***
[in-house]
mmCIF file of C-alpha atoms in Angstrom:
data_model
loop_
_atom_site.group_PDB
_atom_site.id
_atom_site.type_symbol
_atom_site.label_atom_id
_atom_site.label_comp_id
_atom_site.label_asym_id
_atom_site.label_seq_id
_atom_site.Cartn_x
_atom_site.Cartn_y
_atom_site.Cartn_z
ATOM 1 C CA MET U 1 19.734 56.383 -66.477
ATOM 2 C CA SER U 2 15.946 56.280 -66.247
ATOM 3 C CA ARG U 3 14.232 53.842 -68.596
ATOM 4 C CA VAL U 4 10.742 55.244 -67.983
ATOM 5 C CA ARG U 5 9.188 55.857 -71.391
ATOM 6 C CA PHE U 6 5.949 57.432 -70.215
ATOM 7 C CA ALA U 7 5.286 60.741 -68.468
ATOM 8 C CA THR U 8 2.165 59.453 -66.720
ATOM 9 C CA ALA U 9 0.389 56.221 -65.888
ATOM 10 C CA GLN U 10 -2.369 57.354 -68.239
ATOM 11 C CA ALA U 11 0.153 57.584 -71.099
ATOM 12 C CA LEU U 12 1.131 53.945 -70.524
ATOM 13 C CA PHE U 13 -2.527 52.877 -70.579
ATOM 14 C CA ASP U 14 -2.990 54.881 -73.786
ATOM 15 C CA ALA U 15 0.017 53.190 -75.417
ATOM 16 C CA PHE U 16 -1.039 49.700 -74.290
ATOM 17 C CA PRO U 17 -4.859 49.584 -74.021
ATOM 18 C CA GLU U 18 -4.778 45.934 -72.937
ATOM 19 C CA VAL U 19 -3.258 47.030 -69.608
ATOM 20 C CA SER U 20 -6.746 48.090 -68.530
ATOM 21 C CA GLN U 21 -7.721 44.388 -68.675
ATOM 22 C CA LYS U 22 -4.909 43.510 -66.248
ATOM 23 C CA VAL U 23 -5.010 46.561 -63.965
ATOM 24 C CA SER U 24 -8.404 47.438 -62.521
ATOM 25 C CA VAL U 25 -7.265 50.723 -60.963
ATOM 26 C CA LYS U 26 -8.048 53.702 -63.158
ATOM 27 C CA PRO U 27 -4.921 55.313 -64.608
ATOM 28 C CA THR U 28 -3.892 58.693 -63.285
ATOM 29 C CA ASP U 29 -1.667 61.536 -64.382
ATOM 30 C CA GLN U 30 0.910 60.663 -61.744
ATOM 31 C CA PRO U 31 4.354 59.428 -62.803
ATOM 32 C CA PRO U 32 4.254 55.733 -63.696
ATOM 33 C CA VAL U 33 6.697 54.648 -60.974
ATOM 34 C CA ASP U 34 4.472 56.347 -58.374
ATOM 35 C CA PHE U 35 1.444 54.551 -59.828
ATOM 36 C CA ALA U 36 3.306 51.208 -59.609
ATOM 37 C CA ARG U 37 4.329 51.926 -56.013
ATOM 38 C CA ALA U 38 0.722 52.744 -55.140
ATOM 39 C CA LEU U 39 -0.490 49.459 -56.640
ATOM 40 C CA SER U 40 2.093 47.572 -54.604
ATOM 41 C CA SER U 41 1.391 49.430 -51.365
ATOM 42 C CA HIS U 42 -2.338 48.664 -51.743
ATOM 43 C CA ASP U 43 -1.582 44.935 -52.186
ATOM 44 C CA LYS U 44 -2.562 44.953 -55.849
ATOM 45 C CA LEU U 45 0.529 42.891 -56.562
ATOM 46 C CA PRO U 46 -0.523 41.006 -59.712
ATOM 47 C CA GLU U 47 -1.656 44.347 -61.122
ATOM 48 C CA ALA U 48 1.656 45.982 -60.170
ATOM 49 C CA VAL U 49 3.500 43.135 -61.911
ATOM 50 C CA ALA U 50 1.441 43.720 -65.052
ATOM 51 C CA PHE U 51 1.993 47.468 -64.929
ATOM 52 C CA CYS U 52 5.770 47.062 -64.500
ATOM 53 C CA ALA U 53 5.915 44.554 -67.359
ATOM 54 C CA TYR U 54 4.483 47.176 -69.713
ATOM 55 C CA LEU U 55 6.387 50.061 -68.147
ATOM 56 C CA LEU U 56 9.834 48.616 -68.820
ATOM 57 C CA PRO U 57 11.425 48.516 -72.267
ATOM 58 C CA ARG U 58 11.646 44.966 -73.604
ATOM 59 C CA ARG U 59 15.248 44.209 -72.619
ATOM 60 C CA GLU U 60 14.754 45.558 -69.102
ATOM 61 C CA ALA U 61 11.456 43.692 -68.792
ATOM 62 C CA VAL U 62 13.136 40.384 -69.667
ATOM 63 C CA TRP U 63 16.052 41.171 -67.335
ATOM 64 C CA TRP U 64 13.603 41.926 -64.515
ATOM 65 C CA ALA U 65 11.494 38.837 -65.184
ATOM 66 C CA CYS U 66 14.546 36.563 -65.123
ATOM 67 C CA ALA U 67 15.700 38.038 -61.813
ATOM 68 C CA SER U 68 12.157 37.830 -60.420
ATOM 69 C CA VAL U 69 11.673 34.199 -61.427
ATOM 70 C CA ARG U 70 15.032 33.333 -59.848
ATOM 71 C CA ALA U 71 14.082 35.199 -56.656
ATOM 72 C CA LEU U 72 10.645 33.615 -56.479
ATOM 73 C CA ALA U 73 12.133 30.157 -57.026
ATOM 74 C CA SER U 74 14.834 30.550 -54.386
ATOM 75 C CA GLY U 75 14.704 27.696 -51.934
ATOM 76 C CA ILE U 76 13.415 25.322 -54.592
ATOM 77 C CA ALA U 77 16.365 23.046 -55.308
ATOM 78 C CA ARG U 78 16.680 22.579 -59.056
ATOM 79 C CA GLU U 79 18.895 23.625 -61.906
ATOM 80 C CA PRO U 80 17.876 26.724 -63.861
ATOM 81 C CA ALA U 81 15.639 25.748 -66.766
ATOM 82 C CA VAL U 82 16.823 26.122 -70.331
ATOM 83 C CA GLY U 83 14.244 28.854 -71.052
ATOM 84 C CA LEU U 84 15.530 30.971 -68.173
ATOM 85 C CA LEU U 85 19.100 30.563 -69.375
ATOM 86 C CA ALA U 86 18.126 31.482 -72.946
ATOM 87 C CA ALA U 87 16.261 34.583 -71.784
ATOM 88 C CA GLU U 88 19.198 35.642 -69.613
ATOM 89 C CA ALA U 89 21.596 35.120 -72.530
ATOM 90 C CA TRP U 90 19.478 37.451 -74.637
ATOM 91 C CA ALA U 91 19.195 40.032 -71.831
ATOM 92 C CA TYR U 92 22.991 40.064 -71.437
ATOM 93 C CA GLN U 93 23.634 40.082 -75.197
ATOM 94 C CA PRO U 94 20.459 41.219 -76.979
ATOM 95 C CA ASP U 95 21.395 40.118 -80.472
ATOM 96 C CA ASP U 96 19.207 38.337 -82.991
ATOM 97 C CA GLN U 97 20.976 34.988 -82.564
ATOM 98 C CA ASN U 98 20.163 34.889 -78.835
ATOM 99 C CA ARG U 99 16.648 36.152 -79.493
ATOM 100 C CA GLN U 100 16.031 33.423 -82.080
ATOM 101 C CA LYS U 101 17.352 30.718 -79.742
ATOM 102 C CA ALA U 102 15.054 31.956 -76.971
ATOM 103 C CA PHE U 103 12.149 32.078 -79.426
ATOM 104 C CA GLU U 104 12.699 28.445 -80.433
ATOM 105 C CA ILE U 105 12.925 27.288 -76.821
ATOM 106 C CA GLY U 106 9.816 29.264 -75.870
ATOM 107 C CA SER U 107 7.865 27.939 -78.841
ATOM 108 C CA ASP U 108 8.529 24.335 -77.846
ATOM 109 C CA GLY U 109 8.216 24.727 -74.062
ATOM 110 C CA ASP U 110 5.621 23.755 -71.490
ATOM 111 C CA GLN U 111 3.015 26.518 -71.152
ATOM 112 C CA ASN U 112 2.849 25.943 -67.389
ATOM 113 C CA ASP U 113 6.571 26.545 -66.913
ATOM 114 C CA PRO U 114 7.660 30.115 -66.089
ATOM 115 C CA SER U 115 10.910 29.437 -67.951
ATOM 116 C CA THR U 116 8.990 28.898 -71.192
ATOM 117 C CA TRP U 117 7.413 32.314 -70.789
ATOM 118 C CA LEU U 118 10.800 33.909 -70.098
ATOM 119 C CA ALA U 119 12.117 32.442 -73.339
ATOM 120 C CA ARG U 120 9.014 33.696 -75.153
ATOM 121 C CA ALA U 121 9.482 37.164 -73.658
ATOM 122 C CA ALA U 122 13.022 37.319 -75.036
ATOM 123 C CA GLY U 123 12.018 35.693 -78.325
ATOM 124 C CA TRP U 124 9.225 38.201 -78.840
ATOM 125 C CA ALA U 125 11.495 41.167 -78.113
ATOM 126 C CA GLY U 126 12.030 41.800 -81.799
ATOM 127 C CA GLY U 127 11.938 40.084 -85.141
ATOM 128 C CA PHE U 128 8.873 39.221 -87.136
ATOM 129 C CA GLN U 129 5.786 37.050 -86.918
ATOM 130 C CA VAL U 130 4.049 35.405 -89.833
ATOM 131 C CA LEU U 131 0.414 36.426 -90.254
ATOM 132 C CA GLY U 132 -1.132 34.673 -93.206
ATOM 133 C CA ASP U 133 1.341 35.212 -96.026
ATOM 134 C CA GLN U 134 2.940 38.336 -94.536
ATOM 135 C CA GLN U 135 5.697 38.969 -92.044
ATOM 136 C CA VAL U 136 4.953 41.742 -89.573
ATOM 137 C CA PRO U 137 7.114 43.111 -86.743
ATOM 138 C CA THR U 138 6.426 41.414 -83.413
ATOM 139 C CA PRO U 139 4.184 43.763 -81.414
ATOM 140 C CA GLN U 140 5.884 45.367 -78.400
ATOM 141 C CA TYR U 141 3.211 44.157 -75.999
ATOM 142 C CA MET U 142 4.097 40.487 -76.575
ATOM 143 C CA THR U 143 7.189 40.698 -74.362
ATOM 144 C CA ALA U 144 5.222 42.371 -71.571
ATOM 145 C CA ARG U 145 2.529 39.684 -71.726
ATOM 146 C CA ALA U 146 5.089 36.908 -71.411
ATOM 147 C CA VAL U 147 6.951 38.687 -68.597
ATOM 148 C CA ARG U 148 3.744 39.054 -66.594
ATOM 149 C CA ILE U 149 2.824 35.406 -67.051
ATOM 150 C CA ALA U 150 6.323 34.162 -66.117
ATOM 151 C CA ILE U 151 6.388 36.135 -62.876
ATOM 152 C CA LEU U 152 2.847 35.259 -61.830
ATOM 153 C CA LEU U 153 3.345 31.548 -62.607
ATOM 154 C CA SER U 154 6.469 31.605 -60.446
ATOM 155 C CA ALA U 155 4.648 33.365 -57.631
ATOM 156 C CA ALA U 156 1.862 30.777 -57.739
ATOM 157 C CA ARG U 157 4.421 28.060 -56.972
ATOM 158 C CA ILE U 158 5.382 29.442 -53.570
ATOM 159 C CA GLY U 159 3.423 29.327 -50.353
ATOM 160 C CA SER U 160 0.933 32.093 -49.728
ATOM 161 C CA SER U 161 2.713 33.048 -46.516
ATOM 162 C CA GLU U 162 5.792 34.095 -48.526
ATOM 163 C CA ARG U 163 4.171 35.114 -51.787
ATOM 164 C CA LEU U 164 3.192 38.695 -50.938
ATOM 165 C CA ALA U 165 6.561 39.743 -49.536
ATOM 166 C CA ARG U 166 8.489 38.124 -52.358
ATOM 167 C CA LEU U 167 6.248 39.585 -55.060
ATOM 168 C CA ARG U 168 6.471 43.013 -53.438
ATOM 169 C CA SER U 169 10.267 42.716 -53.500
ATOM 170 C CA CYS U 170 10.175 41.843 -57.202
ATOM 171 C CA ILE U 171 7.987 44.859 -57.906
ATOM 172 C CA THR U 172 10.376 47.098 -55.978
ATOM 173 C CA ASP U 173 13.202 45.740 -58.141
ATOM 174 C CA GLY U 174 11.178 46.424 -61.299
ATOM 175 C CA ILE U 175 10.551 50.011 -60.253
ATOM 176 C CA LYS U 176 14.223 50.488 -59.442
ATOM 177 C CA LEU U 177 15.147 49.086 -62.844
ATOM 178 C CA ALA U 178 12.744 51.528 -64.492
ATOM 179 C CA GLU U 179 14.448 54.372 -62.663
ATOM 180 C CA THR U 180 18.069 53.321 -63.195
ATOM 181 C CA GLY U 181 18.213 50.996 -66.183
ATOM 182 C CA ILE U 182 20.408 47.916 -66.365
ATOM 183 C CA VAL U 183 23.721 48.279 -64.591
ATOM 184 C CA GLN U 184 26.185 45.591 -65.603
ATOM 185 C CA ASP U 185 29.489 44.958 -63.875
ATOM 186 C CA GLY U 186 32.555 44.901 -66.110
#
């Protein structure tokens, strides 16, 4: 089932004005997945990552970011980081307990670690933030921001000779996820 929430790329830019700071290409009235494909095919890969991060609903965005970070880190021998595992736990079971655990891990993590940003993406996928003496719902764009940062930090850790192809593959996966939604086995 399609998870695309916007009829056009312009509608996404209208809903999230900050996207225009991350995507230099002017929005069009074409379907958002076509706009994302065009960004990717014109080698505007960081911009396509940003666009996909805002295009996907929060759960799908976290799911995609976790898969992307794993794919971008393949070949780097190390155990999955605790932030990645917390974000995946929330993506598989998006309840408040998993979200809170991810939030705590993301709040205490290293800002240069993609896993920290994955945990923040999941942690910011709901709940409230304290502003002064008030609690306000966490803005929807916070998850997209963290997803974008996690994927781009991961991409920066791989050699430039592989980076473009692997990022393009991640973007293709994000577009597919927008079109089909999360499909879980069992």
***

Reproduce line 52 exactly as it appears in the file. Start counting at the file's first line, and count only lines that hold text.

ATOM 38 C CA ALA U 38 0.722 52.744 -55.140